The Buxom and the Beasts

Behold! The BIG Other!

or, Why I Need Monsters as a Feminist

By Kaitlin Tremblay

Growing up with older brothers meant two things for me: one, I had Marvel action figures instead of Barbies, and two, I was always the helper, the sidekick, Player Two. Here’s what I quickly realized: if I was fighting my brother with our action figures, my best bet was usually with the Thing instead of Jean Grey. Not to say Jeannie wasn’t tough — but the Thing was intimidating. If, by chance, I threw him at my brother, Ben Grimm’s four pounds of plastic hurt a lot more than Jeannie’s one pound.  In the end, I came to monsters through a desire to be a girl, but not the girl I was expected to be.

It was the same story with Sega’s side-scroller Golden Axe: you had your three choices of character, the hunky macho He-man, the sexy and fierce woman, and the dwarf with the immense axe. Growing up a tom-boy, I fiercely over-reacted against anything too overtly feminine. I chose the dwarf, Gilius Thunderhead, because neither of the other two characters felt right. I was never the hunky leader, nor did I feel overly drawn to  the bra-and-panties wearing woman. It was self-identification with the character designed for those who did not want the stereotypical masculine or feminine. While Gilius Thunderhead is in no way a monster, I choose him for the same reason I adore monsters: the non-human are the third option, the last resort after the brazen male hero and buxom female.

Bear in mind, of course, that this is not to say that all depictions of females in games and geek culture are stereotypical, or that I suffer from intense penis envy. For me, monsters represent a part of my feminism that shouts for there to be another option – one separate from the expected roles that are presented again and again in popular culture. Monsters become integral to my feminism in their disruption of normal social codes.

In their own right, monsters have always been appropriate vehicles for social commentary. For my purposes, monsters are the non-human figure which is cast in opposition to normative society. Take Romero’s Dawn of the Dead with the undead flocking to the mall as a symbol of Western culture’s unfaltering entrenchment in consumerism (even after death, we cannot help ourselves). Take Godzilla: his thematic function is to take revenge for uncontrolled nuclear testing. Godzilla is reactionary and revolutionary. As Barbara Creed suggests in “Horror and the Monstrous-Feminine,” horror, monsters and feminism are intimately bound in that both function as disruptions to the normative world. She argues that “the function of the monstrous remains the same — to bring about an encounter between the symbolic order and that which threatens its stability.” They are the visible disruptions. And for me, monsters — all that is non-human and set in opposition to a stereotypical humanity — represent this stance in my own ideology.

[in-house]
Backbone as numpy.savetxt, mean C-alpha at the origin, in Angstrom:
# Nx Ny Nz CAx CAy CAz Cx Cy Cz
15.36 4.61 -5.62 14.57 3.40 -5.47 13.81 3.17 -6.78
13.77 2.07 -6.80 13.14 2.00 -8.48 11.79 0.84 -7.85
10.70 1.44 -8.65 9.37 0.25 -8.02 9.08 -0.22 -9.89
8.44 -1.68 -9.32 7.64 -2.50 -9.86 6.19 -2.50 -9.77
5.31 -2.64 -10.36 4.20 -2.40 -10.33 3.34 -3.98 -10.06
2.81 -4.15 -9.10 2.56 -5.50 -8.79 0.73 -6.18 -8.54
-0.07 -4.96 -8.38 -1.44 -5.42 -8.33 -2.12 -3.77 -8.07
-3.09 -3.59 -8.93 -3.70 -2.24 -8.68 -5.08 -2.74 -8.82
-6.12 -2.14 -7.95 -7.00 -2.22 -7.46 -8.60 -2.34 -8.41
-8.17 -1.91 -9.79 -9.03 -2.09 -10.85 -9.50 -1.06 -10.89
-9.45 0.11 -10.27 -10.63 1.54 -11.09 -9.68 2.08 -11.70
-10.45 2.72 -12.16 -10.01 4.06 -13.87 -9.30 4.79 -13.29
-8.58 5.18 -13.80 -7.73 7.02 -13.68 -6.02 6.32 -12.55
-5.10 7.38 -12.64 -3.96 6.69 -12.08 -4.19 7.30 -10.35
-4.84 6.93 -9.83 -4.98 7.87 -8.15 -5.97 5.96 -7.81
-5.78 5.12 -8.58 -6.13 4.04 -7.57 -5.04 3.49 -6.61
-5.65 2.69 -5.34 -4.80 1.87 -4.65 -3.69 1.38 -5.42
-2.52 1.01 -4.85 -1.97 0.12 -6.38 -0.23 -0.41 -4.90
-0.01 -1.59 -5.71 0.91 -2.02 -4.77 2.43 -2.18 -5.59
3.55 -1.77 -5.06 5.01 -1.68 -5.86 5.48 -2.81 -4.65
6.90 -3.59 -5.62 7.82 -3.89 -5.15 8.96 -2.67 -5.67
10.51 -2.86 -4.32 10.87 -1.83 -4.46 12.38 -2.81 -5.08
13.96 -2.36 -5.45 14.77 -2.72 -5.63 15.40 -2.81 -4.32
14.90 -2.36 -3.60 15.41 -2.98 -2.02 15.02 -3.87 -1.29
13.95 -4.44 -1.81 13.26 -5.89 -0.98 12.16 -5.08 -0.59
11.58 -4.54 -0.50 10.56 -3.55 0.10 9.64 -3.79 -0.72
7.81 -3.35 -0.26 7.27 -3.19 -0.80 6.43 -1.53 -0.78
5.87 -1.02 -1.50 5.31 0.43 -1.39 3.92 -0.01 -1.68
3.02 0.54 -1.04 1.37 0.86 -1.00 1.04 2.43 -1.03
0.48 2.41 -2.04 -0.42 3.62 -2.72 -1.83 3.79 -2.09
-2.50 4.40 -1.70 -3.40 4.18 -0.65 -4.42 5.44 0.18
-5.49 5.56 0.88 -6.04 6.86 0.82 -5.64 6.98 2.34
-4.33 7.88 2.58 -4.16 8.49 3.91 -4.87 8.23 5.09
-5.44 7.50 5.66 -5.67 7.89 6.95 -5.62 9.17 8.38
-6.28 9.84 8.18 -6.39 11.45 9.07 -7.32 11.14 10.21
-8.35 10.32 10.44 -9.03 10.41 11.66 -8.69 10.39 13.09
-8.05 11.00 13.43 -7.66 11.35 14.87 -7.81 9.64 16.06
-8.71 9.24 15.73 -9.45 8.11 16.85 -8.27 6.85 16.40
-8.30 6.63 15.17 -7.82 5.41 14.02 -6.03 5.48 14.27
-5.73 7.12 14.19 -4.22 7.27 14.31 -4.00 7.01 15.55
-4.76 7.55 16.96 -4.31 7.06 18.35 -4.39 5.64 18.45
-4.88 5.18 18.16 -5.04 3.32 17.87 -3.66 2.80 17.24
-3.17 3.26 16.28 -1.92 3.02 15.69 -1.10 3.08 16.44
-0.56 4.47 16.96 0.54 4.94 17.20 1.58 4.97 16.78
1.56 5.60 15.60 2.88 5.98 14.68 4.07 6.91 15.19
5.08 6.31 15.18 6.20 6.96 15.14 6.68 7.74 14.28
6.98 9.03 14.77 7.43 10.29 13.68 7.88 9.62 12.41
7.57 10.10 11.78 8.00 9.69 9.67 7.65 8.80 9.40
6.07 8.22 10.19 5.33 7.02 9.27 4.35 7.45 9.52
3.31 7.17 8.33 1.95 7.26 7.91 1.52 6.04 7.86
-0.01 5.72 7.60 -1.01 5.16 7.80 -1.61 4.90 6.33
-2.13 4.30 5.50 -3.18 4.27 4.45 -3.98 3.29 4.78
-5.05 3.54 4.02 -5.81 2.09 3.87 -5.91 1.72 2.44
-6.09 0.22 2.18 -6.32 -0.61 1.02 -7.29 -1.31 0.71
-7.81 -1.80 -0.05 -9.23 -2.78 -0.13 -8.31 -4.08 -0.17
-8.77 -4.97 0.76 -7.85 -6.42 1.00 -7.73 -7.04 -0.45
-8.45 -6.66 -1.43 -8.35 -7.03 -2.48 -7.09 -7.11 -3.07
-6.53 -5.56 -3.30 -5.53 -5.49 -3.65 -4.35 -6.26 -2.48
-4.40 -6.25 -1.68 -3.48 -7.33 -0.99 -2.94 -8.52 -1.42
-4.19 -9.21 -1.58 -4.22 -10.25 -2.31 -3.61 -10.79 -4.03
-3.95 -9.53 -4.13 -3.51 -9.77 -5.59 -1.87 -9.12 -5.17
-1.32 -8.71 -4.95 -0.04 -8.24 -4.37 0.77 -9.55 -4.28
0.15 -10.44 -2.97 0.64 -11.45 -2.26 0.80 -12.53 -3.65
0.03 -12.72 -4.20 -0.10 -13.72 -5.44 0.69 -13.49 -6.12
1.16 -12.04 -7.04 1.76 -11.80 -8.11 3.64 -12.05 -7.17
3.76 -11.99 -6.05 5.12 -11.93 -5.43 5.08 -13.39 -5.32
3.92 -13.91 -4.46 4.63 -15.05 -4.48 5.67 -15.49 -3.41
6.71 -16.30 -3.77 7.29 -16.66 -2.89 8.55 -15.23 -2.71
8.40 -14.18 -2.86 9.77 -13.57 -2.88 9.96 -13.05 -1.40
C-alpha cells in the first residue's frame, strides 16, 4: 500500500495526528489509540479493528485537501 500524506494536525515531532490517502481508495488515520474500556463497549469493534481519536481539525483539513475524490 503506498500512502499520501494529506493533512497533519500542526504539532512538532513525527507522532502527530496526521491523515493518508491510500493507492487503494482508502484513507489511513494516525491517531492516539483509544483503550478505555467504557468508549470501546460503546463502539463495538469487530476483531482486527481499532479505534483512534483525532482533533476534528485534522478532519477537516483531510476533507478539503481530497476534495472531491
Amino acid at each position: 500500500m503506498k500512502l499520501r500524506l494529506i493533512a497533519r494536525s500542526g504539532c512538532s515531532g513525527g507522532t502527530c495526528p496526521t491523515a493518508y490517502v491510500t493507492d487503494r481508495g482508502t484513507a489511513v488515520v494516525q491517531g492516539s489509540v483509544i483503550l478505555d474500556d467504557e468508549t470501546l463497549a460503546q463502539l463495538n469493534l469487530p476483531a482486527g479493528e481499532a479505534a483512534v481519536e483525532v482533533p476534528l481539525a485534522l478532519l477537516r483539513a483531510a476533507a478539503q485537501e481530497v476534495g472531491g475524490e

In his article “Why We Crave Horror Movies,” Stephen King states that we, as a Western society, need to view horror and monster movies because they “re-establish our feelings of essential normality; the horror movie is innately conservative, even reactionary. Freda Jackson as the horrible melting woman in Die, Monster, Die! confirms for us that no matter how far we may be removed from the beauty of a Robert Redford or a Diana Ross, we are still light-years from true ugliness.” Monsters are normalizing in that they visibly illustrate the far-end of the pendulum and operate as a sign of our own normality. But what happens when you identify with the monster? What happens when rather than reinforcing normality, these monsters in turn breed an altogether new normality?

So for me, I want Godzilla, the giant spiders, the zombies and all the fierce non-humans because they reflect a childhood that was spent trying to be a girl, but not wanting to be type-casted. I especially didn’t want to be represented only by the scantily-clad love interest. This is not to deny the positive aspects of depictions of female sexuality. I am the first to support positive images of sexuality in feminism. It’s just to say that there is and should be more to it. And I’m quite content to allow monsters to represent this for me.

Recently, I was introduced to Magic the Gathering with the release of the Core 2012 set. Immediately I was drawn to the Green deck, with its giant spiders, hybridized beasts and Bloodthirst-y monsters. Even before I learned anything about deck-building, I had one thought: get my giant spiders and Tangle Mantis out there to do their worst. Because while my love of monsters does strike a feminist chord in me, sometimes monsters are just too much fun not to love.

Kaitlin Tremblay recently received her Master’s in English Literature from Wilfrid Laurier University, where she studied Canadian literature, gender theory and all-things grotesque. She will be moving on to the Creative Book Publishing program at Humber College in the summer.

About Kaitlin Tremblay

Kaitlin Tremblay is a Master's graduate in English and Film, Specialization in Gender and Genre and has a BA in Creative Writing. She is a writer, a painter, a gamer, with a love for all things horror. Read more from Kaitlin at ThatMonster or follow her on Twitter. Kaitlin's work has also appeared on The Border House, Gamasutra, NerdSpan, and Comics Should Be Good.